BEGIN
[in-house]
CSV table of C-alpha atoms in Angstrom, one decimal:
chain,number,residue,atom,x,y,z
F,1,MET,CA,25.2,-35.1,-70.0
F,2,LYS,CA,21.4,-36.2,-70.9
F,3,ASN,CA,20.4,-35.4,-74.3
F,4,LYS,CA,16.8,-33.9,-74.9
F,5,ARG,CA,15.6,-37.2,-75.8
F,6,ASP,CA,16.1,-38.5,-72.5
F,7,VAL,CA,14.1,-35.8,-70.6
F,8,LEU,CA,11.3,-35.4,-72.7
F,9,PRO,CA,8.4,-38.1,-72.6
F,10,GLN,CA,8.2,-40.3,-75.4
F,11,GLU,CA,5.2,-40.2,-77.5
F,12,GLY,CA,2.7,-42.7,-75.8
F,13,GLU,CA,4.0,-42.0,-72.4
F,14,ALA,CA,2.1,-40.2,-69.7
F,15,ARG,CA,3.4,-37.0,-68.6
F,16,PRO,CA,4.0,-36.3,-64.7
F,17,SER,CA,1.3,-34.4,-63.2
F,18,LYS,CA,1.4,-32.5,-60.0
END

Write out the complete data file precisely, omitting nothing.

[in-house]
CSV table of C-alpha atoms in Angstrom, one decimal:
chain,number,residue,atom,x,y,z
F,1,MET,CA,25.2,-35.1,-70.0
F,2,LYS,CA,21.4,-36.2,-70.9
F,3,ASN,CA,20.4,-35.4,-74.3
F,4,LYS,CA,16.8,-33.9,-74.9
F,5,ARG,CA,15.6,-37.2,-75.8
F,6,ASP,CA,16.1,-38.5,-72.5
F,7,VAL,CA,14.1,-35.8,-70.6
F,8,LEU,CA,11.3,-35.4,-72.7
F,9,PRO,CA,8.4,-38.1,-72.6
F,10,GLN,CA,8.2,-40.3,-75.4
F,11,GLU,CA,5.2,-40.2,-77.5
F,12,GLY,CA,2.7,-42.7,-75.8
F,13,GLU,CA,4.0,-42.0,-72.4
F,14,ALA,CA,2.1,-40.2,-69.7
F,15,ARG,CA,3.4,-37.0,-68.6
F,16,PRO,CA,4.0,-36.3,-64.7
F,17,SER,CA,1.3,-34.4,-63.2
F,18,LYS,CA,1.4,-32.5,-60.0